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Monday, May 27, 2013

We've Moved!

Thanks to the success and attention this site has seen it was determined that the site needed to move to a more formal and cleaner medium.  As a result, all of the site's content has been transferred to a new URL which will be used for all future posts:

Thanks for checking out the Modern Marketing Review - Hope to see you on the new site!

Tuesday, May 21, 2013

Kickstarter: The merger of Fundraising and Social Media

Kickstarter Campaign Image
By now most everyone has heard of it:  It is a site that allows people to fund creative projects that might otherwise not get enough attention.  The site has led to millions of dollars in donations to projects, that without the kindness of friends, family and strangers could have never happened.  It is the online community speaking with their wallets about what should be created, and what projects are not really worth making happen.  The impact of projects going viral and of social media on projects cannot be understated, those that have been successful play off of the media, link through various websites, share their projects on Facebook and Twitter, and fully engage with the online community.

Impressively, almost half of all Kickstarter campaigns get fully funded.  And of those that do get funded 94% get over funded.  Considering the average project asks for roughly $5,000 dollars, and the average donation $71, there is a lot of opportunity to create something great.  However, it is an all or nothing game.

Projects either receive 100% or more funding, or their creators, and their projects, get squat.  Further, projects are entirely limited to creative projects in arts, design, film, food, and music.  That means campaigns to raise money for a cancer foundation, sports team, to pay off college loans, are all out of luck.  However, the site will let individuals and businesses use Kickstarter funds to create something that might be used to support one of the aforementioned donor seekers, such as funding a video creation for a non-profit, or an arts program for cancer patients.

What makes a successful Kickstarter campaign?  Well, there is a lot of literature on that topic, on which I couldn't hope to divulge meaningfully here.  But the basics lie in proper presentation, appropriate rewards, and successful networking online.

Design SketchA proper presentation means making the project page delightful to the eye, visionary, and well thought out.  Obviously typos and incoherent statements detract from the page viewers enthusiasm about the project, for why should anyone support a project that doesn't even care to edit its own work.  But further, the page needs to shine.  A well developed video can make the world of difference.  It can show the potential donor how important this project is, why they should care, and that they can trust you to see it through.  Professionalism and creativity dominate this aspect of any campaign.

Appropriate awards are also essential to a campaigns success.  Designing price points that appeal to a variety of donors, from those who would like to submit a small contribution from $1-$25, and to those who might want to single handedly fund the entire project.  However, rewards are also restricted in what can be provided.  All rewards must be produced directly by the project creator, cannot be financial incentives, coupons, or discounts, cannot be given out in quantities of 10 or more, and cannot be raffle, lottery, or sweepstakes tickets.  Further, drugs, alcohol and nutrition supplements are not allowed.   This poses an extra burden on the project creator, but also provides opportunities to really engage with supports of the project.  For instance if the project is to design a revolutionary stapler, you can offer anyone who contributes $25 a free stapler, and anyone who offers $200+ design art and a discussion with the design team (lets hope this is one really really cool stapler).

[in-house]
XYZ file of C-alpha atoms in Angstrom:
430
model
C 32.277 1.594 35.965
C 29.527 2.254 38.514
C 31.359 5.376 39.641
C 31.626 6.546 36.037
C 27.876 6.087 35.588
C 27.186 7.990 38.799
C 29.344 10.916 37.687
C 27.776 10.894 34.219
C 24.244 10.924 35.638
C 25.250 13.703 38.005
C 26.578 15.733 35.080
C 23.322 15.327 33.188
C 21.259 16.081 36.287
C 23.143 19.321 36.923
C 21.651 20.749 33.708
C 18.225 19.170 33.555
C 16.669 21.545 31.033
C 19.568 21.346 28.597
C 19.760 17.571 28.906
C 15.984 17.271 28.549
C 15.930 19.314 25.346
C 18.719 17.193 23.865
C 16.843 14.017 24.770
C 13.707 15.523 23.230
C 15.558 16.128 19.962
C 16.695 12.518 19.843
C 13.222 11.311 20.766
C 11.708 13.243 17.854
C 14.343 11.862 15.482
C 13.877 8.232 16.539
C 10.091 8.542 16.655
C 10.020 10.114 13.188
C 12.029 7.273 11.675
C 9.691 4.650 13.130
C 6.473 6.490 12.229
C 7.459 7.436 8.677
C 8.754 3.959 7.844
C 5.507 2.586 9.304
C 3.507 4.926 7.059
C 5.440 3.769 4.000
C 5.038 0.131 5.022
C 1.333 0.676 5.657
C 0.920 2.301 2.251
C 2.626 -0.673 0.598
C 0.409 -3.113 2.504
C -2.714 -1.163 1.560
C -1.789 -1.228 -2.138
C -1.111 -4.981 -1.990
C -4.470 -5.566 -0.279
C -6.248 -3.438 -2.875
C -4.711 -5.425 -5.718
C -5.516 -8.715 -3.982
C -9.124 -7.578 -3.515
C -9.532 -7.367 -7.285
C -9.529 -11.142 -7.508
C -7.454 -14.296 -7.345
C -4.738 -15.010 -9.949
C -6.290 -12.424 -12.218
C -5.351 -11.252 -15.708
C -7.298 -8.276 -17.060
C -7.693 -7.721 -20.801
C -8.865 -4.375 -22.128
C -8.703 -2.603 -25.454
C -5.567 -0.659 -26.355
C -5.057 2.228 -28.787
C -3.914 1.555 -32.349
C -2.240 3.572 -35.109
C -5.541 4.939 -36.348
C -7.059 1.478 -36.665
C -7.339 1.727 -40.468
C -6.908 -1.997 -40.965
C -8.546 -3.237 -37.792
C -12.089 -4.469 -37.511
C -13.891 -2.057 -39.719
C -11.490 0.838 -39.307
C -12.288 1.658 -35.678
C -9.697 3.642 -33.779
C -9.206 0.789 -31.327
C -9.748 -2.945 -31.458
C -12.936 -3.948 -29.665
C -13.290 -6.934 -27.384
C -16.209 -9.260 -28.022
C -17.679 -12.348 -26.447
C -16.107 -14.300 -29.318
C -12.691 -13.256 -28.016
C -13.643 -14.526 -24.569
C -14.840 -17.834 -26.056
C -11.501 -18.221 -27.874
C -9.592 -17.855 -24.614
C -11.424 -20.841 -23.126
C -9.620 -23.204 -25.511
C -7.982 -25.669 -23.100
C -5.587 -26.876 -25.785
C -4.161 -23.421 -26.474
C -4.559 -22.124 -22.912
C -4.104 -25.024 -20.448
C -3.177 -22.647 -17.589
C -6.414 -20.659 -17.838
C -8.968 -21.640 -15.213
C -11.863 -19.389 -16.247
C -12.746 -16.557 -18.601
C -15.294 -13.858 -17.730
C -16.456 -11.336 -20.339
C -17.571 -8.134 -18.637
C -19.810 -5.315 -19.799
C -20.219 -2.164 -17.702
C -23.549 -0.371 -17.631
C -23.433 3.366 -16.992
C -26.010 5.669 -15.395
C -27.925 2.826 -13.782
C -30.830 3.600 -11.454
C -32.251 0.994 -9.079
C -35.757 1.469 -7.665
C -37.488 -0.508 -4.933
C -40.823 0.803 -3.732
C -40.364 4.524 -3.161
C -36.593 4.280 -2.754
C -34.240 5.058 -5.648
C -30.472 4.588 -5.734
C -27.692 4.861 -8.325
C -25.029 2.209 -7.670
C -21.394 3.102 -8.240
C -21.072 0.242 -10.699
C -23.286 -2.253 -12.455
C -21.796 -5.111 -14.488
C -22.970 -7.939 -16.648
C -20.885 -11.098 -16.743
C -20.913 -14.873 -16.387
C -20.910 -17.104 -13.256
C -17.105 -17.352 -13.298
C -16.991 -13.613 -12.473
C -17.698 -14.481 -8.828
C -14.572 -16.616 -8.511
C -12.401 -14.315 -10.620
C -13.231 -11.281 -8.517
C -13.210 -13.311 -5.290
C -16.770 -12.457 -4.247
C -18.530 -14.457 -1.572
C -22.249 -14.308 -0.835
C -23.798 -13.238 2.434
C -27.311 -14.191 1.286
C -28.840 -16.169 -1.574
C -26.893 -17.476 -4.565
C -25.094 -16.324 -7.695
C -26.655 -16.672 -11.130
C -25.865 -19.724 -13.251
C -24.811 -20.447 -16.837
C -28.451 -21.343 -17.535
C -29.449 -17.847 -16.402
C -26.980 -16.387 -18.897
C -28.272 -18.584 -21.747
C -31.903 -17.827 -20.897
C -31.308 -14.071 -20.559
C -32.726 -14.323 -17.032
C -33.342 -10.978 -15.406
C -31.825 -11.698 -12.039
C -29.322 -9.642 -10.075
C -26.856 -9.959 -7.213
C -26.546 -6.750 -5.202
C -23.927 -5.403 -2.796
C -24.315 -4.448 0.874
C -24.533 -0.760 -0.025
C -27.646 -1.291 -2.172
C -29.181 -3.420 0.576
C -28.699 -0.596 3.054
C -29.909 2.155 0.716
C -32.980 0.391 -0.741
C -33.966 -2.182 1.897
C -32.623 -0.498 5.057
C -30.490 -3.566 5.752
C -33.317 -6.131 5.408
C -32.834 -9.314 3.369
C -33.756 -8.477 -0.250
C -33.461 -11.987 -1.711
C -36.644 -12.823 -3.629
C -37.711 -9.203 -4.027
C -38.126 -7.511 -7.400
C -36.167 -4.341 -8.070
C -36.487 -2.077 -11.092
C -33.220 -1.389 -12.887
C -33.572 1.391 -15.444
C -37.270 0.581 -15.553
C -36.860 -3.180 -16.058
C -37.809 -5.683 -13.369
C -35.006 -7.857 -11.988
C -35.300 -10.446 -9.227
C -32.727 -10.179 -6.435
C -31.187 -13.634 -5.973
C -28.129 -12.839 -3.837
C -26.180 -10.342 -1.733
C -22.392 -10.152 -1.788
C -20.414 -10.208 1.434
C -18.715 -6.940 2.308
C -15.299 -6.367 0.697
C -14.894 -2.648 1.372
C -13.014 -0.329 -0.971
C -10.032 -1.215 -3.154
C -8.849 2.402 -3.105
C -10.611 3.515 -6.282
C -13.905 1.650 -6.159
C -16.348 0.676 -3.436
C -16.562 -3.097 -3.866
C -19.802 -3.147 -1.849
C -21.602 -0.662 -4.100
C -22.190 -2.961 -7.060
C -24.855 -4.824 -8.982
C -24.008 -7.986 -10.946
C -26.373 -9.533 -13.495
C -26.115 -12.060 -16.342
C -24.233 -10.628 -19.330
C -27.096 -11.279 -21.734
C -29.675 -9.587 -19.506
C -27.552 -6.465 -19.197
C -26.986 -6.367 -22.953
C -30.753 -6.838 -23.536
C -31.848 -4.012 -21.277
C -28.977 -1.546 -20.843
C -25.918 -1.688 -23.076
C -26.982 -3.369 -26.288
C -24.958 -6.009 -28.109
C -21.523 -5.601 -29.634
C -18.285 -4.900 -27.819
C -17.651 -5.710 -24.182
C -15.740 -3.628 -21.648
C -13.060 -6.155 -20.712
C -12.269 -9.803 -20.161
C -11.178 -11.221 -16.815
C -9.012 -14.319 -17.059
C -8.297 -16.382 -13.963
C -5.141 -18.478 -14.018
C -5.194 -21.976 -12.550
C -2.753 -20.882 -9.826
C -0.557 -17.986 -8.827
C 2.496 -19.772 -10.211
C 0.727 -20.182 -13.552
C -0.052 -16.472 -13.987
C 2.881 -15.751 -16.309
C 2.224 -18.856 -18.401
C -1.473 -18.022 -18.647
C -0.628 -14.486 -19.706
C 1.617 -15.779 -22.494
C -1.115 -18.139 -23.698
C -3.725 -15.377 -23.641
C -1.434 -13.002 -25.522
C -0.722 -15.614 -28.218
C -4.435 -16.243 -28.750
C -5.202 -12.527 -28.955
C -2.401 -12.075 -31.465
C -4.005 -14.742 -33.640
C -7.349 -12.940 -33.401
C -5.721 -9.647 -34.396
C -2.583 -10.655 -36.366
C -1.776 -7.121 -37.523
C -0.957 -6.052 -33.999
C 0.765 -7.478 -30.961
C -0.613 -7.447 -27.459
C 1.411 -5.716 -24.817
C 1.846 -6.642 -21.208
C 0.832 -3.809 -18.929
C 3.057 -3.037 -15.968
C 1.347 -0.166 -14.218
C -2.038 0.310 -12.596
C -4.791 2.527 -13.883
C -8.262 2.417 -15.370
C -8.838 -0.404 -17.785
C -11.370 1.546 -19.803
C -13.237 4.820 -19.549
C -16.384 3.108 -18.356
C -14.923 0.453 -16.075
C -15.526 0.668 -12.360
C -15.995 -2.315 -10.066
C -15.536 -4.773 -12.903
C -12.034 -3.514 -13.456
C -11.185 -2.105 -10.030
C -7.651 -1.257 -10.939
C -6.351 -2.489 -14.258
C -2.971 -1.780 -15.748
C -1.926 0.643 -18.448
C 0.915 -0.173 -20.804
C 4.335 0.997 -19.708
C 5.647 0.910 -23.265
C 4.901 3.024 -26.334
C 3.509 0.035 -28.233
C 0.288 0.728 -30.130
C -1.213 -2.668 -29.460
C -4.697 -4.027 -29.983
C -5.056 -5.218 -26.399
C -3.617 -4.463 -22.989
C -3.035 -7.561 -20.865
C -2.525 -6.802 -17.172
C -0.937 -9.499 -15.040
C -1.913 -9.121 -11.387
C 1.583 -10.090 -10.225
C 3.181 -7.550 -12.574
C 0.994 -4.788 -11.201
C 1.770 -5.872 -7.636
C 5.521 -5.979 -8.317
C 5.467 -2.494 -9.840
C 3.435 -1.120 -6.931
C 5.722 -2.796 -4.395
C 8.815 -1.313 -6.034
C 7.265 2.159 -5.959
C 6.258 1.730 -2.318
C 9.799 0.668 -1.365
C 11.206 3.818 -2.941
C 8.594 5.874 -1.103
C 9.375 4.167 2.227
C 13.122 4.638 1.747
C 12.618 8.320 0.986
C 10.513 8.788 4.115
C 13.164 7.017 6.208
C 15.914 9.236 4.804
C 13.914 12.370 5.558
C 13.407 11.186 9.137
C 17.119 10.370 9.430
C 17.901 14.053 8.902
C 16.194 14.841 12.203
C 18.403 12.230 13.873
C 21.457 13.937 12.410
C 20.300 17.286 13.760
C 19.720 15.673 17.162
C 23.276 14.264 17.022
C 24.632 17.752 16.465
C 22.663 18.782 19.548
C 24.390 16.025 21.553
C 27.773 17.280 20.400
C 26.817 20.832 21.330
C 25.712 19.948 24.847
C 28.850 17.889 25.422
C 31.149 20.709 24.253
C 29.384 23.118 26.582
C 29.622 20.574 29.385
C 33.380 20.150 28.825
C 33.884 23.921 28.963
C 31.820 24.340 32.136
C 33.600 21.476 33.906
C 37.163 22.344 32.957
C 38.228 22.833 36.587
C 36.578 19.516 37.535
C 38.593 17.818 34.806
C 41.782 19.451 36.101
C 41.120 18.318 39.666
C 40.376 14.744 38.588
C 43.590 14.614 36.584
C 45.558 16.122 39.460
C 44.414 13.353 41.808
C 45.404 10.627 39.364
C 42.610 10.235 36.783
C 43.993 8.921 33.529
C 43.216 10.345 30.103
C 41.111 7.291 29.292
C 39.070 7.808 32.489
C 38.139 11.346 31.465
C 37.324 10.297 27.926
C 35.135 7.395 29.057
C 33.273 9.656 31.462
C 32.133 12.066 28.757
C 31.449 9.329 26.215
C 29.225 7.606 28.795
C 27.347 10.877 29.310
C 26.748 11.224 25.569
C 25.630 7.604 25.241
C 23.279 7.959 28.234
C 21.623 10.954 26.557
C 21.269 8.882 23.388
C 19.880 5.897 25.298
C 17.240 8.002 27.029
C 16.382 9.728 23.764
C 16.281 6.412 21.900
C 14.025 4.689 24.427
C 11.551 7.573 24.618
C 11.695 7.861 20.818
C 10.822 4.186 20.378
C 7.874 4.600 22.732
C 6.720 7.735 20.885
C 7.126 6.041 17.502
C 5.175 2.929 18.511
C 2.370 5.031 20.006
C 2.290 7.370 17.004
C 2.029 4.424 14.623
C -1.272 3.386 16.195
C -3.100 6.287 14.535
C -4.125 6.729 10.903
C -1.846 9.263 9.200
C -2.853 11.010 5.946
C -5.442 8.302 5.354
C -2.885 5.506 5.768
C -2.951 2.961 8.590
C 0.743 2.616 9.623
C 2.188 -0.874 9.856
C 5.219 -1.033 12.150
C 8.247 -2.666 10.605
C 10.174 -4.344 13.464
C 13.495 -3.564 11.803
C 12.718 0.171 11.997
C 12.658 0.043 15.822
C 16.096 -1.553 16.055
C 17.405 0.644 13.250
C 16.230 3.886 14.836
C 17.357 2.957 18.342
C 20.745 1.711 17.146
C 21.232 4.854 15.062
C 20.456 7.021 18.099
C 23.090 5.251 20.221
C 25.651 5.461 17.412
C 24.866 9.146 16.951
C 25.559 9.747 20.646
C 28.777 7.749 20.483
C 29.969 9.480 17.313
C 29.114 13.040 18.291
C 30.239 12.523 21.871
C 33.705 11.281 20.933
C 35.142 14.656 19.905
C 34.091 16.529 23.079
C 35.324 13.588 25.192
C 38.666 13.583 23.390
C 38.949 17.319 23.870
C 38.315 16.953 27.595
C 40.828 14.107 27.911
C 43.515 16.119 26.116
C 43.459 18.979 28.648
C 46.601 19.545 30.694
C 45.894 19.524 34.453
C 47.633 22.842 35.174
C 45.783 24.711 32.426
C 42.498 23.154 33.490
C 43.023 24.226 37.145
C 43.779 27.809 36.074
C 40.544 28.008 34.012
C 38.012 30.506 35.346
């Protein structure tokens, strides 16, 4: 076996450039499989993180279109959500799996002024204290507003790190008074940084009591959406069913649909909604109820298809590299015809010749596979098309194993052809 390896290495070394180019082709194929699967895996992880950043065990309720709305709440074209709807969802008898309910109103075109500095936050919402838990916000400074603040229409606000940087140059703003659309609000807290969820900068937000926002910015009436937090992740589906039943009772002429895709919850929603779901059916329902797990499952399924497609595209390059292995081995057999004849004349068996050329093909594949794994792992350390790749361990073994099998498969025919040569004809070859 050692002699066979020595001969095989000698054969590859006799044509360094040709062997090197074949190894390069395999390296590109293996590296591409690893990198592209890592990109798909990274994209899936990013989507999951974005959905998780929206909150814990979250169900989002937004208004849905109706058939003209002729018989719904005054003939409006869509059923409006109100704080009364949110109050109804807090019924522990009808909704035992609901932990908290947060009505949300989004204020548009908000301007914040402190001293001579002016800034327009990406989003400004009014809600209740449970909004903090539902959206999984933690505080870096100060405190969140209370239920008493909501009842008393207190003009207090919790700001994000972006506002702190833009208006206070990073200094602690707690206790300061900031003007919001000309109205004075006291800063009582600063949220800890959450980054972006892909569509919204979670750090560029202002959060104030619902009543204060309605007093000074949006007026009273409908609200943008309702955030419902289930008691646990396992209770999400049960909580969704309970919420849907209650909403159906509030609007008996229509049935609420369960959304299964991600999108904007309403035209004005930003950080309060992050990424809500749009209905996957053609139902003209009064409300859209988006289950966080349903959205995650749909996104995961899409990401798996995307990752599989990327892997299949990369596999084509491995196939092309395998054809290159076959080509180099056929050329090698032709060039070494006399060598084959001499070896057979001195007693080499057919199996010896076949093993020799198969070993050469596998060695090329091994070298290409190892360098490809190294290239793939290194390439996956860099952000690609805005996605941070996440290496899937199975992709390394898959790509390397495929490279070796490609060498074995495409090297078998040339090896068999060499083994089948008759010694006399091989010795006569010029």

Early Bird RewardsPopular are early bird rewards in which only the first 10 - 20 donors of a certain price point can get the reward.  This supports the viral effect because there is an urgency to support the project.  Those who miss out on the best deals are still drawn to the product and can consider donating for a lesser reward.

Online networking serves as the keystone to a successful campaign.  For, none of any of this matters unless people actually get to see the project.  There are too many projects on the site for it to feature them all, so again the work lies with the project creator.  By coordinating well in advance with those involved in the project, and notifying anyone and everyone well in advance of the project even going up, you increase your odds of getting additional support.  Creating a Facebook event, a Twitter count down, an Instagram preview, all enable fans and friends to see not only what is going on, but how much effort and care you've given a project.  It cannot be understated how important it is for people to see how much you care, for if you do not care, why should they!  Further, be sure to share your video on other sites than just Kickstarter.  If you go through all that effort, more people should see it!

There are a few more concerns that every campaign needs to be aware of as well.  Kickstarter takes 5% from every project, and posts a warning that up to 5% more could be taken in payment processing fees. On top of that, the project owner will have to ship rewards out to the donors.  Remember, you only incur these costs if the project is picked up, but be sure to include them in your funding goal so you don't find yourself 10-15% below budget.

Best of Luck!

Additional reading on how to make a Kickstarter campaign successful:
Income Diary
Boston University

Wednesday, May 8, 2013

Lessons Learned from Social Media Marketing with the UCSD Sailing